Lars Osberg was analyzing, talking about and working on economic inequality long before it was cool, long before anyone thought it was a problem.
The Dalhousie University economics professor has made the study of inequality his life’s work — and it has been extensive. His first book, “Inequality in Canada,” was released in 1981, almost four decades ago. His latest is already the talk among the progressive economics circuit.
Long before French economist Thomas Piketty blew the lid off surging global inequality and its causes with his best-selling tome, “Capital,” Osberg was plugging away at it from his Halifax university office.
Thoughtful, brilliant, soft-spoken and genuinely concerned about the impact of growing inequality on democracy, Canadian society and Canadians, Osberg’s new book examines decades of income data and issues a stern warning about the consequences of inequality: worrisome instability.
“The Age of Increasing Inequality: The Astonishing Rise Of Canada’s 1%” doesn’t merely detail years of data about how inequality has grown in Canada, but argues why ever-increasing equality is so harmful to our democracy.
Osberg has been saying that for some time. It is a predictable outcome. Those with money get more say and the more money they get, the more say they get. The rich also have no trouble exercising their unlimited access and influence over the political class and political decisions.
Osberg argues that Canada is at risk of instability because of rising wealth disparity. There is little doubt this is also at the root of the rise of populist politics across much of the world, including Canada.
The bottom half of Canada’s population is economically stuck. While the top half have improved somewhat over the past several decades, they find themselves further and further behind those at the very top, the 1 per cent.
That’s because the 1 per cent are taking an ever-growing share of income and wealth. This reinforces a sense of unfairness and insecurity as those at the top are so far ahead of everyone else.
In a recent news report, Osberg said “economic inequality leads to being susceptible to just wanting a change, any change.”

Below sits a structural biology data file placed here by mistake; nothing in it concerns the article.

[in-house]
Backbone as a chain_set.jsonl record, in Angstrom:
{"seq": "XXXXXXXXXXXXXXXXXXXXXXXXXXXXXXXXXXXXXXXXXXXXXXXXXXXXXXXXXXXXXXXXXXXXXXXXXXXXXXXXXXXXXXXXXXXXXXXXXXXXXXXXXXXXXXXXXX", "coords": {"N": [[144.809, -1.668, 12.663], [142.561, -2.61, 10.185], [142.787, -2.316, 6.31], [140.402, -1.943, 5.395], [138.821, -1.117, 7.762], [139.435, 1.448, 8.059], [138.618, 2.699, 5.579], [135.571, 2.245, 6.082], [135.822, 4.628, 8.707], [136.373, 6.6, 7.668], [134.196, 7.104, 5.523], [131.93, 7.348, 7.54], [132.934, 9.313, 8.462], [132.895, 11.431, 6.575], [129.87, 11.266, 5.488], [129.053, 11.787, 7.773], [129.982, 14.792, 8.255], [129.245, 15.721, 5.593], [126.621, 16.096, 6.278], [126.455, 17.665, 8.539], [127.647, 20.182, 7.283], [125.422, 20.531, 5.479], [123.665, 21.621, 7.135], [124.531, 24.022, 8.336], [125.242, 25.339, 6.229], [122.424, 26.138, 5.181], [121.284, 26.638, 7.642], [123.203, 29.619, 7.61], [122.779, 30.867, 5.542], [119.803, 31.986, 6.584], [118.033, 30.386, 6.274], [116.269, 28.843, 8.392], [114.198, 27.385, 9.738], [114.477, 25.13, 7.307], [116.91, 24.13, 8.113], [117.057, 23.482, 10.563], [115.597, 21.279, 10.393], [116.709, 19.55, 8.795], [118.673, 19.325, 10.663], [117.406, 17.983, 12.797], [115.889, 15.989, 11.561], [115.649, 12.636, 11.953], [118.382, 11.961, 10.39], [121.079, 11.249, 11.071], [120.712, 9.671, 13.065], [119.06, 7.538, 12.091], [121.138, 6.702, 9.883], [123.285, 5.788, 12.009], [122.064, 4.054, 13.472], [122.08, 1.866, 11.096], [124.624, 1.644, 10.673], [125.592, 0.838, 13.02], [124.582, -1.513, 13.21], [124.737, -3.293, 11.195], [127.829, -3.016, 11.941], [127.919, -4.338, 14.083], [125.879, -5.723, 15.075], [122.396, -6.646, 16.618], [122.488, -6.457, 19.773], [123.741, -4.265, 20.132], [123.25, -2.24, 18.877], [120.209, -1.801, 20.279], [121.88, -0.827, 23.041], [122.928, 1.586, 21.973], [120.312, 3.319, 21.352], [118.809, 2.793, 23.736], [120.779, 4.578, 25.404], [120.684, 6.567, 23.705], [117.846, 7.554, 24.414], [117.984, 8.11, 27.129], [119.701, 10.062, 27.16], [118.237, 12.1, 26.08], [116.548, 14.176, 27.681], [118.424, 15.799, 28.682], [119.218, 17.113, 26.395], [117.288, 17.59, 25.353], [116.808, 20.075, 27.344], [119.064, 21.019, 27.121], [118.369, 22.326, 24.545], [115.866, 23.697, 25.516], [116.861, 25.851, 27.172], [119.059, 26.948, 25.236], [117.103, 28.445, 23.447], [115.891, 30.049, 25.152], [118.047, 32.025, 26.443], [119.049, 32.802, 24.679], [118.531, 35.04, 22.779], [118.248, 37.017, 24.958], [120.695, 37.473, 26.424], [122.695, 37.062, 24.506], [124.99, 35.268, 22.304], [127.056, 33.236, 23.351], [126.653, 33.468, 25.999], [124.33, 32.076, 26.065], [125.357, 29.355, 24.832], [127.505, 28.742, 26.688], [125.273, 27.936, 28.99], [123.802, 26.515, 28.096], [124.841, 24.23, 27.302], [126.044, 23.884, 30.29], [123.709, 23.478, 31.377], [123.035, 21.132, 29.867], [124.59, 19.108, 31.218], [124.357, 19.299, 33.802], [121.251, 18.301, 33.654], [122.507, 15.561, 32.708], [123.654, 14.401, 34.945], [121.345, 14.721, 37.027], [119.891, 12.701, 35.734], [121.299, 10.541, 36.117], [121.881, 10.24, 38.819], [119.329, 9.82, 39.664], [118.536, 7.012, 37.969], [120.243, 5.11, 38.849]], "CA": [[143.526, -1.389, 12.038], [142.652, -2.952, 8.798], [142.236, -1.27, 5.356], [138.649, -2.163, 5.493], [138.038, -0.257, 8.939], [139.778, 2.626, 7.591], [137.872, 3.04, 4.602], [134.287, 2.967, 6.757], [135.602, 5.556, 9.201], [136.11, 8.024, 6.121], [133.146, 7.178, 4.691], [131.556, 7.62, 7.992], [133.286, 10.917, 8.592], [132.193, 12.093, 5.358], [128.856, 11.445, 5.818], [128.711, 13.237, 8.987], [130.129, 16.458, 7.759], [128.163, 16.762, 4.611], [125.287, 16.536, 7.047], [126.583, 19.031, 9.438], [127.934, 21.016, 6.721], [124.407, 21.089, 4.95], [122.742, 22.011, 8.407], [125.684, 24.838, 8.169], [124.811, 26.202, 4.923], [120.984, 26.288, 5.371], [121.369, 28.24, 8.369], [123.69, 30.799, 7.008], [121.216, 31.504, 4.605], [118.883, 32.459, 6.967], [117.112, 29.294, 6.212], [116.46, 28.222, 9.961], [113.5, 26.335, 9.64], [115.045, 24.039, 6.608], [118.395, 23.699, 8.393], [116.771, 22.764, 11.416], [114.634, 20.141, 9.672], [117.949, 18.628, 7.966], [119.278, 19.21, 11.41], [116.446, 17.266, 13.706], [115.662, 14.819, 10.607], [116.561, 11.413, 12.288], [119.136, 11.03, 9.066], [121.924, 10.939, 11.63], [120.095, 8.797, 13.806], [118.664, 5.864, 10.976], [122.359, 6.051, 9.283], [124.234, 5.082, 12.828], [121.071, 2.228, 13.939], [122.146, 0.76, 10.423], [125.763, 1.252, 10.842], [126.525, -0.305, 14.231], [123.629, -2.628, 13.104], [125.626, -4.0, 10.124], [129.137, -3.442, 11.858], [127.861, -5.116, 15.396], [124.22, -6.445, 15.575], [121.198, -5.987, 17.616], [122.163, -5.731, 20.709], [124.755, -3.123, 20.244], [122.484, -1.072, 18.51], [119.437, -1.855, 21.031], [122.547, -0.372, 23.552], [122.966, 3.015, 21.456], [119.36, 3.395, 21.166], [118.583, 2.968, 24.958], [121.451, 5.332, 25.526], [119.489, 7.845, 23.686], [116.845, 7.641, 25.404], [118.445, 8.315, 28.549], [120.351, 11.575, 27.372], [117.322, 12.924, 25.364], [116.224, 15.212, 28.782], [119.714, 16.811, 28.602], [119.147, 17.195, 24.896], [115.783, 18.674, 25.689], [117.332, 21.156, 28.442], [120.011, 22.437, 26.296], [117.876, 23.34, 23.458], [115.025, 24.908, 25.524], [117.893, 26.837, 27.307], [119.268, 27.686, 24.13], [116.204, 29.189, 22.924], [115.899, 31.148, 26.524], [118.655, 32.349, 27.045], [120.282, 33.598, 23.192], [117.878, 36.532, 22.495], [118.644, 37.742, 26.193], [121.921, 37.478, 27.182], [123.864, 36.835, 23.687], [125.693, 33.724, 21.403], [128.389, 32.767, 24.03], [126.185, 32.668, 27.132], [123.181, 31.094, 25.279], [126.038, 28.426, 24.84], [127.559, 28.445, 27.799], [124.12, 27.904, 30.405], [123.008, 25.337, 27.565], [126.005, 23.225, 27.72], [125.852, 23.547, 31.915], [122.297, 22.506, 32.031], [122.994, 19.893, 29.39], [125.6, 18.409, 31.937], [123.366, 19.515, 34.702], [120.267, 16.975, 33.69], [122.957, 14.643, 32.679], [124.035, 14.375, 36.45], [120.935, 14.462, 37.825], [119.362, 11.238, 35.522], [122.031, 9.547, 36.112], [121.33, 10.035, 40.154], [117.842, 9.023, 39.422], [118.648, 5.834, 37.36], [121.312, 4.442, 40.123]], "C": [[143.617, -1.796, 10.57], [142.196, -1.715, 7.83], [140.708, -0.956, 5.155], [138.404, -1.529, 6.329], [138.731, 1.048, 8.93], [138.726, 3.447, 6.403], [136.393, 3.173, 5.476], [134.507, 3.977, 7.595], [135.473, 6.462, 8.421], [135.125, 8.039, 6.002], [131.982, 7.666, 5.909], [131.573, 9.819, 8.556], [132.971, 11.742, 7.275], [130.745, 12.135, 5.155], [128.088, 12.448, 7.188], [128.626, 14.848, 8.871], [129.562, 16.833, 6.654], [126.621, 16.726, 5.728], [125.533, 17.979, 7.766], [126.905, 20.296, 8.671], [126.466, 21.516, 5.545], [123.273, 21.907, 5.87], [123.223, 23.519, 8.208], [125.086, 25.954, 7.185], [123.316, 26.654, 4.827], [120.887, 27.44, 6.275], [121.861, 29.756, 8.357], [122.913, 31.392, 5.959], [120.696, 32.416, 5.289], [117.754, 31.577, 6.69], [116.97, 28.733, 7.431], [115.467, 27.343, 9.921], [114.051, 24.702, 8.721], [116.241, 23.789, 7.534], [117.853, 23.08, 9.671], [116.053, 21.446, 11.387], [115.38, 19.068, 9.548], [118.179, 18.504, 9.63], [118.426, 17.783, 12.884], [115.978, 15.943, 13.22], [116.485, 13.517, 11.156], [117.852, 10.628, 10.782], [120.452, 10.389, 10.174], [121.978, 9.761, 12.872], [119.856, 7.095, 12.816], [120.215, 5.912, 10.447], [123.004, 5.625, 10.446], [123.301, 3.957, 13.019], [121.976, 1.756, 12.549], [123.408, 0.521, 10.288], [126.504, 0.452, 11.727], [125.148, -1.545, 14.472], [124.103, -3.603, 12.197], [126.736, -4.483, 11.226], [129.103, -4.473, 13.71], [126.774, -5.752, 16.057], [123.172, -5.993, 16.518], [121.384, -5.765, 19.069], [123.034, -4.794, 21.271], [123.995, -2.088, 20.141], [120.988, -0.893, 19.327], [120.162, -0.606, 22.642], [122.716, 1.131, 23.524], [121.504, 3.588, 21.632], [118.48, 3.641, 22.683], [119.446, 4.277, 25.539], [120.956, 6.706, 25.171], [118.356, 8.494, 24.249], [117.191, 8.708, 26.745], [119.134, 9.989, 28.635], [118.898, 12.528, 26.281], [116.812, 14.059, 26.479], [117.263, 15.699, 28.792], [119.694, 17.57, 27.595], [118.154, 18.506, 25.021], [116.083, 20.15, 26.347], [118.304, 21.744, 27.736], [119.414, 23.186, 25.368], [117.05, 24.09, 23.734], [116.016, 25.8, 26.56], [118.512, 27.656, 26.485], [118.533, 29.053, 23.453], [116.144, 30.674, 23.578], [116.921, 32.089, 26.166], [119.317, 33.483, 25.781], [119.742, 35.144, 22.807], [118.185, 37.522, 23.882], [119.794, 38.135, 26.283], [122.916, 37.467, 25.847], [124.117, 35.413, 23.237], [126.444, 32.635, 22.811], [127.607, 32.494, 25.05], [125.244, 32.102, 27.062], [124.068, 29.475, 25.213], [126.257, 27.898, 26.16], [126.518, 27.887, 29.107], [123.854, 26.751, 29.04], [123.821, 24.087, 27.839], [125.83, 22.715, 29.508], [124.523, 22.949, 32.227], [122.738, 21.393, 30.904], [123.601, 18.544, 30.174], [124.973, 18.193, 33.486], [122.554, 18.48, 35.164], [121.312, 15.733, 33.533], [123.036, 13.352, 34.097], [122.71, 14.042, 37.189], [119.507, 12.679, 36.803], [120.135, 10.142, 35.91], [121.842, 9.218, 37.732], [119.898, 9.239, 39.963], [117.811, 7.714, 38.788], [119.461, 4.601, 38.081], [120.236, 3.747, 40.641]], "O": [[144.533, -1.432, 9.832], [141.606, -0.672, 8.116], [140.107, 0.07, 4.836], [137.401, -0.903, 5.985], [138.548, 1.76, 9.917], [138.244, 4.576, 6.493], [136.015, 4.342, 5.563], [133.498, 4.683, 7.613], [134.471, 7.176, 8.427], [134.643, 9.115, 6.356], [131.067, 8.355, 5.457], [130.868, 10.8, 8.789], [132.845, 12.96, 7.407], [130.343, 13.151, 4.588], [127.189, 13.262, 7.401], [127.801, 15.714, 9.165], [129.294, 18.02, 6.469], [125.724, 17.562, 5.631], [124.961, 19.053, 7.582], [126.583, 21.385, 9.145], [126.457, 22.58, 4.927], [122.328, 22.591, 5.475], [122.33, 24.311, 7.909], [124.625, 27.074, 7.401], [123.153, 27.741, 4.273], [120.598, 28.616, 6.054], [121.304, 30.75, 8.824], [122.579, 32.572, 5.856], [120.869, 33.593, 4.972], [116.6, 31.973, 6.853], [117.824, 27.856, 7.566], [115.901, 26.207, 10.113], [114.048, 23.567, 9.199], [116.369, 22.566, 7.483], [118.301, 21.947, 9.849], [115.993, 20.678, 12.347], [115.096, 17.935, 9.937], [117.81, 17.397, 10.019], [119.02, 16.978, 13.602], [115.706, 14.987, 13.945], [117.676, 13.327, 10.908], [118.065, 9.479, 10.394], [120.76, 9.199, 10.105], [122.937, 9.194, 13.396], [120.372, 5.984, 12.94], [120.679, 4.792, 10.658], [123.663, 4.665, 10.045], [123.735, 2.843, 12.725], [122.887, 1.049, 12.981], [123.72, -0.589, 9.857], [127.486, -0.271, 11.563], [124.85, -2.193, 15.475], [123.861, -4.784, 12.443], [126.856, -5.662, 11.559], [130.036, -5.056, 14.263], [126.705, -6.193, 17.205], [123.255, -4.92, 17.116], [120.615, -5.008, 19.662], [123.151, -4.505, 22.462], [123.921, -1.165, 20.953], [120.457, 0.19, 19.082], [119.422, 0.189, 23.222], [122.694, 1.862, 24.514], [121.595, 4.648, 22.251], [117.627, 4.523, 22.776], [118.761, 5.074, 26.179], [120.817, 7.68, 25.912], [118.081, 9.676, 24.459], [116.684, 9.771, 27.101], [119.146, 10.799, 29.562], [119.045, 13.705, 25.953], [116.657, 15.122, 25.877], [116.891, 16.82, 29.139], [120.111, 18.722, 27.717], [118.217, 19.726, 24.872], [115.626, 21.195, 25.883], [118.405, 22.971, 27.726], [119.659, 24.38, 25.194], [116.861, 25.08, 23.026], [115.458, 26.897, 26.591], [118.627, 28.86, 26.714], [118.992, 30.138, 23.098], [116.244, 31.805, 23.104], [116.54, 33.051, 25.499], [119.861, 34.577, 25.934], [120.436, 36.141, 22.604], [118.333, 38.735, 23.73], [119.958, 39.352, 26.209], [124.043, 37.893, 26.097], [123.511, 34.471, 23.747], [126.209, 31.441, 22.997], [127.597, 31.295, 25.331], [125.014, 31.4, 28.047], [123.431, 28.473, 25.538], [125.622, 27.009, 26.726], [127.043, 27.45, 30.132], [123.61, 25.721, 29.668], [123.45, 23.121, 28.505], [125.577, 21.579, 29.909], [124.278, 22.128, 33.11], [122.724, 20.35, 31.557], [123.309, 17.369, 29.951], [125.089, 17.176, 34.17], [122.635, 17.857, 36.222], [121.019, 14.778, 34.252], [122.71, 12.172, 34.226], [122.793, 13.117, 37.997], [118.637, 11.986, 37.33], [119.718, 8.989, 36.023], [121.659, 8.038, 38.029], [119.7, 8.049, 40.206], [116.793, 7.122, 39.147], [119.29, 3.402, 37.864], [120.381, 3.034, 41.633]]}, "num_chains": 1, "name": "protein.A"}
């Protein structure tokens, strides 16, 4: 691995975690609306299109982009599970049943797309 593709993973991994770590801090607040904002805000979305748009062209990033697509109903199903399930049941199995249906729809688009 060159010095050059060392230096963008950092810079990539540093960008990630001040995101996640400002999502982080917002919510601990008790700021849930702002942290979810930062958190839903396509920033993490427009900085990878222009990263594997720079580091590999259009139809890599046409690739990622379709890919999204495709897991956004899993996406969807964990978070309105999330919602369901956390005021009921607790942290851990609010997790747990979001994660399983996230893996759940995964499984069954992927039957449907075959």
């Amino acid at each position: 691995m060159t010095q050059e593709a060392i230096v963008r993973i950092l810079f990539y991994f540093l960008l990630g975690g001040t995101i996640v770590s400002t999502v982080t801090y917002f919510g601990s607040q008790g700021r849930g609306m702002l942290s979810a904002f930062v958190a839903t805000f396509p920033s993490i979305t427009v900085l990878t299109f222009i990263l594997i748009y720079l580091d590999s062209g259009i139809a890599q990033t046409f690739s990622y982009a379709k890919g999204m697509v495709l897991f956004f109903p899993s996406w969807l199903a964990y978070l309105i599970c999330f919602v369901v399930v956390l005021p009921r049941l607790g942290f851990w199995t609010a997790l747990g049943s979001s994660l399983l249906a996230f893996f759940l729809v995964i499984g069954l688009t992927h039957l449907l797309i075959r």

How else could someone like Doug Ford rise to the seat of premier of Canada’s largest province?
“The trend for the future is that if we have this continual pulling away of the elite, it will create social strains that are very detrimental to the ideas of democracy and personal freedom that I think are important in non-economic ways to our well-being,” said Osberg.
The book notes that: “For 35 years, the country has become vastly wealthier, but most people have not. For the top 1 per cent, and even more for the top 0.1 per cent, the last 35 years have been a bonanza. Canadians know very well that there’s a huge problem. It’s expressed in resistance to tax increases, concerns over unaffordable housing, demands for higher minimum wages, and pressure for action on the lack of good full time jobs for new graduates.”
Osberg tackles unfair trade deals, the gradual decline of unions in the private sector, and the lack of any cap on CEO pay as some of the problems leading to inequality.
In addition to recommendations that would fix some of these issues, Osberg has a few other ideas about how Canada can deal with disparity and instability. He recommends reforms at the Bank of Canada (this is written by an economist after all), a progressive tax system, and universal basic income as a start.
Piketty recommended among other things a global tax on wealth in order to stop the soaring accumulation of wealth by a tiny number of the planet’s citizens.
All of these would take bold political will, unlike we have seen in decades, if ever.
Consider for example, last year when the federal Liberals attempted some minor tax changes on the wealthy. The wealthy pushed back hard and the government crumbled.
Osberg stresses that increasing inequality is bad for our nation and our world, and that the unfairness of inequality is “toxic” and “destabilizing.”
But nothing, he has been known to say, is inevitable.
We should all hope he is right.
Lana Payne is the Atlantic director for Unifor. She can be reached by email at email@example.com. Twitter: @lanampayne